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Topic: Problem with MAX756 Boost converter (Read 663 times) previous topic - next topic


Jul 06, 2017, 03:29 pm Last Edit: Jul 06, 2017, 05:18 pm by zetaInvestigator
I'm using MAX756 as a DC-DC boost converter to provide 3.3V from of a single 1.5 AA battery. I've implemented the circuit on page 1 of datasheet with 1N5819 instead of 1N5817 and 144uF caps between Vin and Gnd instead of 150uF. Also Vin comes from bench power supply. 

I've tested three 22uH inductors with different current capabilities (all above the required 1.2A due to datasheet (page 6).   
~SHDN and 3/~5 is connected to out. LBO is left open.   
The problem is the Vout is 3.3V in no-load. But as soon as I insert the n * 220 Ohm resistors in parallel, Vout drops and in Iout = 60mA, the Vout drops below 2V. 

Here is the picture of the setup: lower rail in Vin and upper rail is Vout

I've shown the other two inductors that I tested. 
Anyone knows where the problem might be?
Thanks in advance.
P.S. I've also posted this question here


Jul 06, 2017, 05:02 pm Last Edit: Jul 06, 2017, 05:04 pm by jremington
But as soon as I insert the 220Ohm resistors, Vout drops and in Iout = 60mA, the Vout drops below 2V. 
The above is very confusing and possibly wrong (220 Ohm?). Your StackExchange post explains this much better.

There are several possibilities to explain the problem, but I would get rid of the breadboard for starters. They are limited in current handling capabilities, and generally terrible for critical circuitry like this. I use wires and solder all connections for initial testing of circuits like this.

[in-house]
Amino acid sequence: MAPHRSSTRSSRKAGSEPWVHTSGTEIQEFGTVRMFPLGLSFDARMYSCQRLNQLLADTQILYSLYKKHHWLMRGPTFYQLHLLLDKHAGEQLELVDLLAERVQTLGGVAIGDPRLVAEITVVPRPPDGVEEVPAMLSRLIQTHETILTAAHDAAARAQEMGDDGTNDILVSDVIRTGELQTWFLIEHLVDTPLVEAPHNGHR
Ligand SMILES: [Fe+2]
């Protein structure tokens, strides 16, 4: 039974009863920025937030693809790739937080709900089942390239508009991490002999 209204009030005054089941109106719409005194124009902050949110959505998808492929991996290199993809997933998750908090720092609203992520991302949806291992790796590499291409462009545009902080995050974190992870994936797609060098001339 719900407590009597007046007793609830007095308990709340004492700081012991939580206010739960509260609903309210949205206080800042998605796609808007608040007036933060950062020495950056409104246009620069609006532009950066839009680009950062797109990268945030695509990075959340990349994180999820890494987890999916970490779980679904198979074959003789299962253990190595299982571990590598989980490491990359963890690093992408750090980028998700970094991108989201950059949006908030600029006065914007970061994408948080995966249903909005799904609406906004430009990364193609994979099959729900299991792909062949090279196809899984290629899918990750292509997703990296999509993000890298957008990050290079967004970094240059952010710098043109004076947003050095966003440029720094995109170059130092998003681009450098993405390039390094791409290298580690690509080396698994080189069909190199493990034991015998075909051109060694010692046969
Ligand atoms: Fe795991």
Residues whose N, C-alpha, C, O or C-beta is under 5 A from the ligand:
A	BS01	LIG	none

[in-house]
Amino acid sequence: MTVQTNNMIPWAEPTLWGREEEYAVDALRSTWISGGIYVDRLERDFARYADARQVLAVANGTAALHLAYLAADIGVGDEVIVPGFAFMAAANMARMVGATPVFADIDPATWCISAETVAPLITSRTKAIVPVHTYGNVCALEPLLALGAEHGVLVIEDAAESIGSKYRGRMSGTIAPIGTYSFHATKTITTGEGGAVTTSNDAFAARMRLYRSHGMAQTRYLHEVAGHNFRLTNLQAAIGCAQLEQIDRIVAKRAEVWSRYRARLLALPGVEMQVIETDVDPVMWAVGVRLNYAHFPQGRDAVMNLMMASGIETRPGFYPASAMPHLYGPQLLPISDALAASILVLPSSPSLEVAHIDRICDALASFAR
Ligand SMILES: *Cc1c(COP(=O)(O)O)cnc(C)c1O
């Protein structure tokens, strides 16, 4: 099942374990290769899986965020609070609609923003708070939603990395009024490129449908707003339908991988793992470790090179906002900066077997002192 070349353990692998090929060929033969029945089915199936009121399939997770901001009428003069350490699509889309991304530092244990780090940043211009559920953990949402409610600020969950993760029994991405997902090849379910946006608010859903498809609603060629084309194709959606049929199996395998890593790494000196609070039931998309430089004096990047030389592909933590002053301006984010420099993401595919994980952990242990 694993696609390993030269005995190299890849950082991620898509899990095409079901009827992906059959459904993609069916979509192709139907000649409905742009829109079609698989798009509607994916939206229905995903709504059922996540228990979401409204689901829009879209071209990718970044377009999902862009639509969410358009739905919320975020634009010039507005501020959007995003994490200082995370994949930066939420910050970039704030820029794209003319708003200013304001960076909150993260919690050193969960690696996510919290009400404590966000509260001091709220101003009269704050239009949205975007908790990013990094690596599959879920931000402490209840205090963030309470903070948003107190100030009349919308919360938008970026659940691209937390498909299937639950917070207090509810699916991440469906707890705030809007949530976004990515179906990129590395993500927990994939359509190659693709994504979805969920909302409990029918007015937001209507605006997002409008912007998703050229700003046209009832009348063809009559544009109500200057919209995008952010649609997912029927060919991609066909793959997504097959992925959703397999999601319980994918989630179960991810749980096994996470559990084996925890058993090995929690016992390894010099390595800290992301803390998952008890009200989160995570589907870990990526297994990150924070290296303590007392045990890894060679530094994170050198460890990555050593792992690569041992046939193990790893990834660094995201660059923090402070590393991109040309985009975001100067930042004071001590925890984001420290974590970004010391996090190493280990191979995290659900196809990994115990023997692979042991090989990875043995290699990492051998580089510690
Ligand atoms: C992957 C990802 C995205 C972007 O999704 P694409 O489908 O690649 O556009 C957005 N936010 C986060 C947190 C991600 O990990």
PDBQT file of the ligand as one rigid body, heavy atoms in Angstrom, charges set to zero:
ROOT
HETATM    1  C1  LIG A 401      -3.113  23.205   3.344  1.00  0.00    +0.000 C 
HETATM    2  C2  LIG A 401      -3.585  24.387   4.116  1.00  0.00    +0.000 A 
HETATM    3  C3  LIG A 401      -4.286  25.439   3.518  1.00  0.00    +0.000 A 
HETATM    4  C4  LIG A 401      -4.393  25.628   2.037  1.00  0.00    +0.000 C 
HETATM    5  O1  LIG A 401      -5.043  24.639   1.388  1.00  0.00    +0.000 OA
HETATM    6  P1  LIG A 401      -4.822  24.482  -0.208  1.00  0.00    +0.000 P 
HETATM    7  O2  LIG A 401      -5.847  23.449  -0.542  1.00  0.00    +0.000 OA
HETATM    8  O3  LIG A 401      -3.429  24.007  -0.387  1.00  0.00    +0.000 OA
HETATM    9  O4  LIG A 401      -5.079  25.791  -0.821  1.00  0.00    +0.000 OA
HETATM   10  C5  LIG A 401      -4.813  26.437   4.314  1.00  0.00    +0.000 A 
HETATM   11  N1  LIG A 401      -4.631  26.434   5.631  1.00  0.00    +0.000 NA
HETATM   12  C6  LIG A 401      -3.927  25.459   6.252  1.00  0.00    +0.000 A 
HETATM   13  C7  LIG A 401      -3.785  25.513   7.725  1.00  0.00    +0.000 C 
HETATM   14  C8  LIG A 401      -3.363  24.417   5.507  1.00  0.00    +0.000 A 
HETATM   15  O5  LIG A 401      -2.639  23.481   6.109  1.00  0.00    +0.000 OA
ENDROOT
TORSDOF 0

Jul 06, 2017, 05:20 pm Last Edit: Jul 06, 2017, 05:26 pm by zetaInvestigator
@jremington Fixed it. So you are suggesting perfboard and soldier? Can I use Dip-8 socket for IC then, because this IC is rather expensive here? Or will I face this inductive-bounce phenomena even there?



Basically at high switching rates (this chip does upto 0.5MHz), stray inductance is very important
(basically the higher the current,the higher the frequency and the lower the voltages, the greater the problem.)

Reducing stray inductance is all about tight layout with short wide leads, loops as small as possible.
PCB with a ground-plane is good for this as all the current paths can run over/beside their ground
[ I will NOT respond to personal messages, I WILL delete them, use the forum please ]

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